A second company to come out of the 1977 division was Electronic Instruments & Specialty Corporation (EIS). EIS created a division called the MC Division. Although there was no indication for the letters MC, perhaps because James Millen still retained the Millen name rights, it is obviously an abbreviation for "Millen Components". I could only find limited advertisments for this Millen breakoff company, one being a small ad in the November 1981 QST magazine. With former factory manager, Alvar Melin and office and order control manager, Angelo Caputo retaining their past positions, the new company was formed under the new president Robert Painter. Under Mr. Painter's direction the name had been changed to Millen Manufacturing Division (Millen Hardware on their webpage) of Beta Labs, Inc. Beta Labs is located in Stoneham, Massachusetts. This division primarily manufactures some of the original Millen hardware, such as the high voltage connectors, shaft couplings, shaft locks, ceramic sockets, right angle drives and counter dials. The Millen Hardware Division was sold by Mr. Painter in December of 1999 to Custom Metal Products Inc., Melrose, Massachusetts. Now owned by former engineer/employee; Mr. Jacob Burke and Mr. Francis Gardner. Custom Metal Products had been manufacturing parts for Mr. Painter in their state of the art manufacturing facility for some time and with the purchase of Millen Hardware have taken over all manufacturing and assembly. In a quote from Mr. Gardner, "The change in ownership has not only signaled a new life into the product line it has also moved Millen back toward its roots. Located in an old mill building near the Malden Ma. line our home was once the home of National Radio."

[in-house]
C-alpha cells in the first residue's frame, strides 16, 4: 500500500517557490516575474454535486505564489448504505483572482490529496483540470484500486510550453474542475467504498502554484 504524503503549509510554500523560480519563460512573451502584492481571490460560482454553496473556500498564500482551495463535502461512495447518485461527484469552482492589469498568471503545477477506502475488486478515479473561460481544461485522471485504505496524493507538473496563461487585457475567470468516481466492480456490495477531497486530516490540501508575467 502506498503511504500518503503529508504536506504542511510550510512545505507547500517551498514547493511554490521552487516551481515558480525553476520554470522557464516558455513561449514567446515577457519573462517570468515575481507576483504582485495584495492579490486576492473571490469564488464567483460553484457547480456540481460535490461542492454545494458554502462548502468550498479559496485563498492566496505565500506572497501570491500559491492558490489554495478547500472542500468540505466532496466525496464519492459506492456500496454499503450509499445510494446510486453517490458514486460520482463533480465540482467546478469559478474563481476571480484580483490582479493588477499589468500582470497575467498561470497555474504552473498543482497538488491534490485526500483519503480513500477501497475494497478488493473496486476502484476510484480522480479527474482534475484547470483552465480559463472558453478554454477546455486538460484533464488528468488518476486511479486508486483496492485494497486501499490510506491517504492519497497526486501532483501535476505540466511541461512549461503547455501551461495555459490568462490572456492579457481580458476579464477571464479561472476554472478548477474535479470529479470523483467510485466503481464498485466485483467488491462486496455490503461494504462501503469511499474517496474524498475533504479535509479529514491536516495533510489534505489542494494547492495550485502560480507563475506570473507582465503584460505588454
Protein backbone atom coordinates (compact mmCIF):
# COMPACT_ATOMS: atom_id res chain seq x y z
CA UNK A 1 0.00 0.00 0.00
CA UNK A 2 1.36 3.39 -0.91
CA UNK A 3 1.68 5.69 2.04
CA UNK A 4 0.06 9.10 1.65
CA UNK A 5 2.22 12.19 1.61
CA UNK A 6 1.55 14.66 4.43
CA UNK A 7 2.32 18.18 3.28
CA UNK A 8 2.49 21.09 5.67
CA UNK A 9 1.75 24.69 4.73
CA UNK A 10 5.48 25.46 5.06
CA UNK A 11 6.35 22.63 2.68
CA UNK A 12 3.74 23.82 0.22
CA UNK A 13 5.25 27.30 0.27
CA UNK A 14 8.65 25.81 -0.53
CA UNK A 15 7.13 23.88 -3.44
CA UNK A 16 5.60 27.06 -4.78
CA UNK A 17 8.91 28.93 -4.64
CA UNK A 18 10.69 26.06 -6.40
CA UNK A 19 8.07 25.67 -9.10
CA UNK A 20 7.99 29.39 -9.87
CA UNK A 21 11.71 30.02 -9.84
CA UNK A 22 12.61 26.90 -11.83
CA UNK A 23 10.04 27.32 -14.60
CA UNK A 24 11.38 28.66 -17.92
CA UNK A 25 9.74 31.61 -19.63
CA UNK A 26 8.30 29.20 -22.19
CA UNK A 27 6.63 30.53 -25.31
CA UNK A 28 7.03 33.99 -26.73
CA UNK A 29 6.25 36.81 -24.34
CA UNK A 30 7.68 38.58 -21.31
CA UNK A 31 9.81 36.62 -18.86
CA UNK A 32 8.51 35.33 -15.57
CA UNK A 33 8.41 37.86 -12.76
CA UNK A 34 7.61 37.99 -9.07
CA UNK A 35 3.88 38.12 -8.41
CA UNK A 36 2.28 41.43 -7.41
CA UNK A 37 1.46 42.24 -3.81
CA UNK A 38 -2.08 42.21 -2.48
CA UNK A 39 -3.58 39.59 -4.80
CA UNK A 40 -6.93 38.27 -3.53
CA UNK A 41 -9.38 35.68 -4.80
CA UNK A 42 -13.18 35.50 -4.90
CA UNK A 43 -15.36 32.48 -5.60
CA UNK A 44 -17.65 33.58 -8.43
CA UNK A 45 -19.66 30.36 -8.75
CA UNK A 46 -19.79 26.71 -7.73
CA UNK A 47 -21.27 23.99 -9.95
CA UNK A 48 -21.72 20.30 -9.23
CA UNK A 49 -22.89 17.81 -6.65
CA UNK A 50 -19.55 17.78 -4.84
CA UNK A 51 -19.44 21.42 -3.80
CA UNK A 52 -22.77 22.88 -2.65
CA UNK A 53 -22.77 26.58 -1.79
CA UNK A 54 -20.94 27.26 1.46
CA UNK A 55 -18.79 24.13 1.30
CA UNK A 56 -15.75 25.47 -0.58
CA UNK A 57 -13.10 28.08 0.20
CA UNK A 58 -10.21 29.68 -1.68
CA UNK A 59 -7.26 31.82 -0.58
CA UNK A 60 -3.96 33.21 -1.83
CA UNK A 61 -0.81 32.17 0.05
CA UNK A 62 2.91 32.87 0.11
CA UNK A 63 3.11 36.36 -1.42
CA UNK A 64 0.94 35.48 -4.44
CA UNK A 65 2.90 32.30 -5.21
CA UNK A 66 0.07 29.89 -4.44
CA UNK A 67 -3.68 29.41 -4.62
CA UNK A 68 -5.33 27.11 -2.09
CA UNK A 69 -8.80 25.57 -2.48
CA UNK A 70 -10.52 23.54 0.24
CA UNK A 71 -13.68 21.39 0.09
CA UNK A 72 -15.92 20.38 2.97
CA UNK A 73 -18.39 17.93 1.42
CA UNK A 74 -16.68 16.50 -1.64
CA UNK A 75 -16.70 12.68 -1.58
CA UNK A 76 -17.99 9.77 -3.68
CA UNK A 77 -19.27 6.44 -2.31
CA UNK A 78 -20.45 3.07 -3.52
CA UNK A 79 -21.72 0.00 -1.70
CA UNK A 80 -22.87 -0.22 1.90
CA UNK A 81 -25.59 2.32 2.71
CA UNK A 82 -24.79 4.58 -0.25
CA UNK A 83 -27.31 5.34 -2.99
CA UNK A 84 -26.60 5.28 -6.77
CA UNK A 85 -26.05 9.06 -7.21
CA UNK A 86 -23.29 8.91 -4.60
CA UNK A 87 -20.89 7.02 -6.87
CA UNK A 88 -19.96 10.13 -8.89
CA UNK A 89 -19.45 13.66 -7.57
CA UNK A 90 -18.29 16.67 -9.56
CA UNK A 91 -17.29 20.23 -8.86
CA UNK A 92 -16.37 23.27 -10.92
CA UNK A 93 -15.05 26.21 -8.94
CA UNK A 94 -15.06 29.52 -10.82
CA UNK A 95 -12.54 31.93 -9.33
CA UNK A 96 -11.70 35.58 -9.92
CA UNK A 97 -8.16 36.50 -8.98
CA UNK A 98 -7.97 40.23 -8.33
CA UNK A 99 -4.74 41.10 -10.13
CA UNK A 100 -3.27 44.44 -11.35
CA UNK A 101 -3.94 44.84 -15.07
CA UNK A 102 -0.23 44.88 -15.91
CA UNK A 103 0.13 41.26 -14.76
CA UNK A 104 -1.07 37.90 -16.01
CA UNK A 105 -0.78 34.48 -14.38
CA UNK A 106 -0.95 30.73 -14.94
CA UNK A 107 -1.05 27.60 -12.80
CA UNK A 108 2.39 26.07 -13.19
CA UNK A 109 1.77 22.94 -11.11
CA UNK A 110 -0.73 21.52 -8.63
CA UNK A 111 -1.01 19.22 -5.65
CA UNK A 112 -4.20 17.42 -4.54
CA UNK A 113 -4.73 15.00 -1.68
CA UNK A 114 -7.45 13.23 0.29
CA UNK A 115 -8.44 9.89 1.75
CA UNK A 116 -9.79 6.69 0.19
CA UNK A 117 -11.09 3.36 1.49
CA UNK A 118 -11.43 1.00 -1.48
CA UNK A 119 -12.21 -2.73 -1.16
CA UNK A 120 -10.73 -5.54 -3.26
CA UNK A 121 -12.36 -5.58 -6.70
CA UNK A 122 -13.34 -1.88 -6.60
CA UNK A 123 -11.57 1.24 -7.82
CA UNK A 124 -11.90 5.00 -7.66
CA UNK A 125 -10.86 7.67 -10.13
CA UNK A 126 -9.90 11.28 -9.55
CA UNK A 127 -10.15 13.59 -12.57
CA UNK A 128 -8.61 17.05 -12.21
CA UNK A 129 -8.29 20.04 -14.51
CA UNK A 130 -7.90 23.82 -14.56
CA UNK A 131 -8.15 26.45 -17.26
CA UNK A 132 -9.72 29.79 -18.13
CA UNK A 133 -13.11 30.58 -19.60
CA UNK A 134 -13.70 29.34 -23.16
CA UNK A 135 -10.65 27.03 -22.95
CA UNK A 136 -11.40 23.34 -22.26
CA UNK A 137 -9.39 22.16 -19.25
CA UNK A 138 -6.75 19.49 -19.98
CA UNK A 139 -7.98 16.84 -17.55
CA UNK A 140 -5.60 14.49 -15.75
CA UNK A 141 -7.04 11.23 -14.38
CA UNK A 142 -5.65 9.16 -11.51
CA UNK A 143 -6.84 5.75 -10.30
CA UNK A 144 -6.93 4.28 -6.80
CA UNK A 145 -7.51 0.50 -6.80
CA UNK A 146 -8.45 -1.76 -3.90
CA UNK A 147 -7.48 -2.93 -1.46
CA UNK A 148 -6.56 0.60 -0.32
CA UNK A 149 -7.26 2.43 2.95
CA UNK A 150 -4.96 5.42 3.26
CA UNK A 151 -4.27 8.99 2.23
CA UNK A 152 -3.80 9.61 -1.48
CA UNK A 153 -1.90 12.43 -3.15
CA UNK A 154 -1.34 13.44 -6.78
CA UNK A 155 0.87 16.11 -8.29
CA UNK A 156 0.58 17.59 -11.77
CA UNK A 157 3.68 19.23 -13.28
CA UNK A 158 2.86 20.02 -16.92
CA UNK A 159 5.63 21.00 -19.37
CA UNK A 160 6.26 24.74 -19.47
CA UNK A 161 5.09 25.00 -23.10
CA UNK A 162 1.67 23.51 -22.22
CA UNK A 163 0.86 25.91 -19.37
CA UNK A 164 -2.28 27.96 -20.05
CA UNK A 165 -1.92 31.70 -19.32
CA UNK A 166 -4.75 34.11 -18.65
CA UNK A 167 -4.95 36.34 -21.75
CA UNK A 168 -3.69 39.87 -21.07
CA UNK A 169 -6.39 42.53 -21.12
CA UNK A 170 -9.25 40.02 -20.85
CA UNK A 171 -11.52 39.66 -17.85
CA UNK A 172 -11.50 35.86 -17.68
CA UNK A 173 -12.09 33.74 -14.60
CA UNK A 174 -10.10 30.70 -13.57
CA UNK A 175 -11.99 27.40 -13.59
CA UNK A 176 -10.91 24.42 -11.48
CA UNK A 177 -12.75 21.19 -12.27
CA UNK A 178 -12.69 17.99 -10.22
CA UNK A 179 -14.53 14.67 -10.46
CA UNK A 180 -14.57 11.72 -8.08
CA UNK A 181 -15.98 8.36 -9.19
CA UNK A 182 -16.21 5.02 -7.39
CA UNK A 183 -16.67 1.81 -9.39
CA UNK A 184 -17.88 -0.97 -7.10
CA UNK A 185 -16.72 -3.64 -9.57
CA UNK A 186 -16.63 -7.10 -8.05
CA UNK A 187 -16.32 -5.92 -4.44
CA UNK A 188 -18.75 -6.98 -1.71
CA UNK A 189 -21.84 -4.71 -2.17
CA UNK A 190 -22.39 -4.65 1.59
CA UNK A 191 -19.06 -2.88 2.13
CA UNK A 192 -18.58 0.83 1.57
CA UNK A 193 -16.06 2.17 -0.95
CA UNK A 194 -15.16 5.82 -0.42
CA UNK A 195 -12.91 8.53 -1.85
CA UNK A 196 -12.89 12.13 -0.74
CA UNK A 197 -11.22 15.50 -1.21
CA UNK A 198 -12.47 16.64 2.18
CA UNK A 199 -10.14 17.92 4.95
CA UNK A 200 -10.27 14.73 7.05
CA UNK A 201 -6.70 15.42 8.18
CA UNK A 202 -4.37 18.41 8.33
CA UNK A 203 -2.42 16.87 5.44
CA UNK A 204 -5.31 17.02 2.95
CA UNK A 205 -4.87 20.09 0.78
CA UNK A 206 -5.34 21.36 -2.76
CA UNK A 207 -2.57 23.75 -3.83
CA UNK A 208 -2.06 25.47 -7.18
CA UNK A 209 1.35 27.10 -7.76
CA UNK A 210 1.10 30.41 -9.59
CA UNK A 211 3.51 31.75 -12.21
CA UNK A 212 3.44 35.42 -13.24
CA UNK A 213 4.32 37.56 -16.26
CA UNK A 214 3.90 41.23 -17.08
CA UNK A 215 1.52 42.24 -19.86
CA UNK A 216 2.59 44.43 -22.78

The last of the three companies, and the only one to no longer use any reference to the Millen name, is The MuShield Company., Inc. MuShield was originally managed by Mr. Owen (hap) Haszard, who was the former Millen shield specialist in Malden, Massachusetts as part of the New England Metal Spinning Company. MuShield moved to Goffstown, New Hampshire in 1989 and is currently operated by Mr. David Grilli as a privately held company. The MuShield found extensive use in early Millen oscilloscopes. The current manufacturer carries on this product tradition by providing magnetic shielding and monitor enclosures designed to eliminate interference caused by EMI.

It is understandable how the Millen demise could have propagated. The separation into three companies from a vertical manufacturing company such as the James Millen Manufacturing must have been an interesting process to manage for the initial owners. Although not one of the three separate companies would be considered large in comparison to todays multinational electronic manufacturing conglomerates, they have all survived! MuShield appears to be the most successful with estimates of up to $2.5m in annual sales. This is probably due to their modernization and adaptation into new areas of use for the magnetic shielding products produced. For James Millen Electronics and Beta Labs it is through the demand that exists for original James Millen designs that remain timeless, which needless to say has placed them in a rather niche market. I am personally indebted to these companies and wish them continued success as they carry on the tradition of the James Millen Manufacturing Company.

I thankfully acknowledge the kind assistance of Mr. Ralph Jannini for his input and review of the material in this paper. Our frank and open conversations about the Millen-after-Millen companies has been instrumental in clarifying how the Millen namesake organizations operate today.

July 20, 1998


Return to Main Page